Construction of the new haredi city of Shafir, also known as Kiryat Gat East, is likely to be given the green light, if as expected Moshe Litzman is appointed Minister of Construction and Housing in the new coalition government.
Only last May, as Minister of Health, Litzman wrote to Prime Minister Benjamin Netanyahu, "Haredi society has a huge shortage of housing for young couples getting married each year and most of them have nothing in their pockets. They live in storage rooms and stores without any air and light that are no bigger than 20 square meters. The hardship is very harsh."
In the same letter, he called for the construction of Shafir, a new ultra-orthodox city, but expressed concern that the planned city's fate would be similar to Harish. Planned as a haredi city, all the haredi groups that bid for tenders were disqualified for price collusion and ultimately secular and national religious groups won the tenders.
However, the initiative to build Shafir raises important questions. Why are separate cities required for the ultra-orthodox and how would Shafir impact on Kiryat Gat, a long established and relatively poor city, and would it be right to take land agricultural land away from the Shafir Regional Council in the Lacish Region and attach it to Kiryat Gat.
A master plan exists to build 9,500 homes in Shafir, which has the potential for 30,000-40,000 housing units. This would mean that it could end up dwarfing Kiryat Gat, which currently has a population of 60,000. Litzman's spokesperson confirmed to "Globes" that he still supports the construction of Shafir while Kiryat Gat Mayor Aviram Dahari, who is known to oppose the plan, declined to comment on the matter.
The National Economic Council estimated several years ago that 305,000 housing units needs to be built for the ultra-orthodox sector between 2016 and 2035. A Ministry of Housing position paper in December 2019 proposed that the government develop about 125,000 homes - only 45% of this number.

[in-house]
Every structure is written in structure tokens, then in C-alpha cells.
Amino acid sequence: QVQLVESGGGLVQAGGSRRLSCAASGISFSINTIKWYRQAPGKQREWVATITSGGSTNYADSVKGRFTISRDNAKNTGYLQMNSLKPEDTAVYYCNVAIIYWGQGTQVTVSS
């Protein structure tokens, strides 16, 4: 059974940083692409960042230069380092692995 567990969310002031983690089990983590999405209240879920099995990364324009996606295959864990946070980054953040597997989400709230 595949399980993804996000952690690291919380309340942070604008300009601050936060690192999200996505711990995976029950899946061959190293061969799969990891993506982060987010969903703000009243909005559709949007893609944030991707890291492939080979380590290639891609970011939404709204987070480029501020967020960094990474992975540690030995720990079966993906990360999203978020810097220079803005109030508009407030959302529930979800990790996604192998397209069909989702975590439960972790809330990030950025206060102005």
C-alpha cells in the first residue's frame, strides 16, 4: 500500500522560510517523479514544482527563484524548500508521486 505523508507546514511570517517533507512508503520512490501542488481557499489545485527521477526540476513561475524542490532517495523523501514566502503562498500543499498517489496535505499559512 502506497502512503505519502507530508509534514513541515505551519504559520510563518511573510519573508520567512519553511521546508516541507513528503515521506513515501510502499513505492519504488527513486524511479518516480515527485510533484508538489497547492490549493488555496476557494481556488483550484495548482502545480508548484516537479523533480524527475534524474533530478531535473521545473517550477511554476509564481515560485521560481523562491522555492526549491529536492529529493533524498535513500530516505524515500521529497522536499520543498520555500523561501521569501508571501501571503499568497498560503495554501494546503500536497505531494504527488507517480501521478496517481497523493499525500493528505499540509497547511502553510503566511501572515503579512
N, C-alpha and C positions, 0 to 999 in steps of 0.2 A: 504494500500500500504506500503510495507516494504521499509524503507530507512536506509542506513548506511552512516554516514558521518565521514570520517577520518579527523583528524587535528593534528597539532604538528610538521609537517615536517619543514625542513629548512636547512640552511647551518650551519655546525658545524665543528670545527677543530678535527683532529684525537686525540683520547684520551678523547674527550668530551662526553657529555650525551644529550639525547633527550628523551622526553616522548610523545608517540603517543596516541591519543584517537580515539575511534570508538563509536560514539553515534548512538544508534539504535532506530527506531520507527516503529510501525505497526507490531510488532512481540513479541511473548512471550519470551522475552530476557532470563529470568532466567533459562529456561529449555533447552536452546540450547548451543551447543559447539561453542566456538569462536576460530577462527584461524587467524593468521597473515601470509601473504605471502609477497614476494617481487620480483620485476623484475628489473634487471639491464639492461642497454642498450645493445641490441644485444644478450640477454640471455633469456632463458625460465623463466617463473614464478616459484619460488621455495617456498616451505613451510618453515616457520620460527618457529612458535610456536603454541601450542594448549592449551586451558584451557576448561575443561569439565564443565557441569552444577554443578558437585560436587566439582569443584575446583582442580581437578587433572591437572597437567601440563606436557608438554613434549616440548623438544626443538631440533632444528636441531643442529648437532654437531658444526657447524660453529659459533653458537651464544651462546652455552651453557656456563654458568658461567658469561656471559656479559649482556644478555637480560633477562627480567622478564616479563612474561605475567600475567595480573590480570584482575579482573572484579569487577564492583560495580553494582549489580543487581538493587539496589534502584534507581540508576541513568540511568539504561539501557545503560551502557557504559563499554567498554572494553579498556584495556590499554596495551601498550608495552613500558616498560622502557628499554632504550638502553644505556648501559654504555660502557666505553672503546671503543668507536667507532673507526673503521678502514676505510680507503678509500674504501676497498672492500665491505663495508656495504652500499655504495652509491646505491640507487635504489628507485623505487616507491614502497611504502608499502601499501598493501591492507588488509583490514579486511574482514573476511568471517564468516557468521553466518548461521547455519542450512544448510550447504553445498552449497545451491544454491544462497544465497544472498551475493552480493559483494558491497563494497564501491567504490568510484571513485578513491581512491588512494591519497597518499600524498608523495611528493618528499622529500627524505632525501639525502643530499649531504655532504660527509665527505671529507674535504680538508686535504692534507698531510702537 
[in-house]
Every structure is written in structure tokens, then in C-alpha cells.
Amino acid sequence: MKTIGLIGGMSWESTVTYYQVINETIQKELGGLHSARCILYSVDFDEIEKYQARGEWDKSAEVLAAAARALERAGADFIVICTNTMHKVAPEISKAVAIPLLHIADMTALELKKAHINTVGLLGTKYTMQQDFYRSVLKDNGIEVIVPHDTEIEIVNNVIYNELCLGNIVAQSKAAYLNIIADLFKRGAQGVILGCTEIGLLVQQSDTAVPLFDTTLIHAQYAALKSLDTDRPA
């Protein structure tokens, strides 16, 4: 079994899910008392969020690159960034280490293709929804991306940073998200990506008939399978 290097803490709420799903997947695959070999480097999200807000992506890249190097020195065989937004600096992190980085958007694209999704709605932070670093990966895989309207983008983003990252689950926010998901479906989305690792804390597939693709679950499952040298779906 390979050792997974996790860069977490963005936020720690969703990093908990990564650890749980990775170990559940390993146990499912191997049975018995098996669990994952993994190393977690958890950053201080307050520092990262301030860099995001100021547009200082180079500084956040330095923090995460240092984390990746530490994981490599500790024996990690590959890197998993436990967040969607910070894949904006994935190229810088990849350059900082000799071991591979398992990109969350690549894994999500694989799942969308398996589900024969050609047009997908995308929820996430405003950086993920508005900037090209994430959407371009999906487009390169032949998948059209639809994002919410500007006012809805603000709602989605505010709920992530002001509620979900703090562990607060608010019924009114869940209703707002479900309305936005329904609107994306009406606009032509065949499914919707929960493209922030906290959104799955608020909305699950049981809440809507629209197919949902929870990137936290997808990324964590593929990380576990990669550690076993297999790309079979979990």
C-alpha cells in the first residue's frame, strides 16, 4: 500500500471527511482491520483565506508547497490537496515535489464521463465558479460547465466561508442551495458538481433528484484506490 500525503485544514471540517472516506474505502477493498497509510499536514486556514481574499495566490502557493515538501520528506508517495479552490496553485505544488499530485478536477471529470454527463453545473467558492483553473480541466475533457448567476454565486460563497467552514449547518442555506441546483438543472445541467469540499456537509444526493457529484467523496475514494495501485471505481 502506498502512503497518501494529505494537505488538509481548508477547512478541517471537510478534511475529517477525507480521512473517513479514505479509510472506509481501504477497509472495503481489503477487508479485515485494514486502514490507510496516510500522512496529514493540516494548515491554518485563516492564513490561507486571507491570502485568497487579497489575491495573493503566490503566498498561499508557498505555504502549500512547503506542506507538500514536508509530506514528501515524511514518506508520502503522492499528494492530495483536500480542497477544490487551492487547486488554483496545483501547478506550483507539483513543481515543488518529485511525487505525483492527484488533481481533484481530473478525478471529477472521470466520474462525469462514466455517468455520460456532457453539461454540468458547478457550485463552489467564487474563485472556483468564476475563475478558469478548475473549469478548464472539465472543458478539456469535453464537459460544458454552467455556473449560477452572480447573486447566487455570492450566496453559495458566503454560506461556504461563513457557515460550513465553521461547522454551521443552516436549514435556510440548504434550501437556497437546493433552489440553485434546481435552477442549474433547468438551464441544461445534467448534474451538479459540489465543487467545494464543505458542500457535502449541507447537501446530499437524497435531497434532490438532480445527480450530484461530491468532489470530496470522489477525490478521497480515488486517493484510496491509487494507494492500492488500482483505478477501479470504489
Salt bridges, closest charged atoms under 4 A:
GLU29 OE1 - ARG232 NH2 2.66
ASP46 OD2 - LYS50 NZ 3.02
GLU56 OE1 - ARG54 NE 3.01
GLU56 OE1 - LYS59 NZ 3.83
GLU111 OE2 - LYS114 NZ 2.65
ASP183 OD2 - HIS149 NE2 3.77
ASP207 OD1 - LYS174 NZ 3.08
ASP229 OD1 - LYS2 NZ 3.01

In addition to Shafir, a new city is also proposed called Kasif in the Negev near Arad. 16,000 homes were approved for Kasif in 2014 but there is major opposition to the plan from Arad.
Geographically, the haredi community prefers Shafir, which is closer to the center of the country than Kasif. "Just as the children of Bnei Brak families moved to Ashdod, so the children of Ashdod families would move to Shafir," said Dr. Haim Zicherman Head of the School of Real Estate at Ono Academic College.
But despite Kiryat Gat's convenient location and transport links by train and road along Highways 6 and 40, there would not be enough employment opportunities for the numbers of apartments being planned. And despite the support of the Minister of Construction and Housing in waiting Yaakov Litzman, Shafir would have to overcome fierce opposition from Kiryat Gat and the surrounding regional authorities.
Published by Globes, Israel business news - www.globes-online.com - on May 10, 2020
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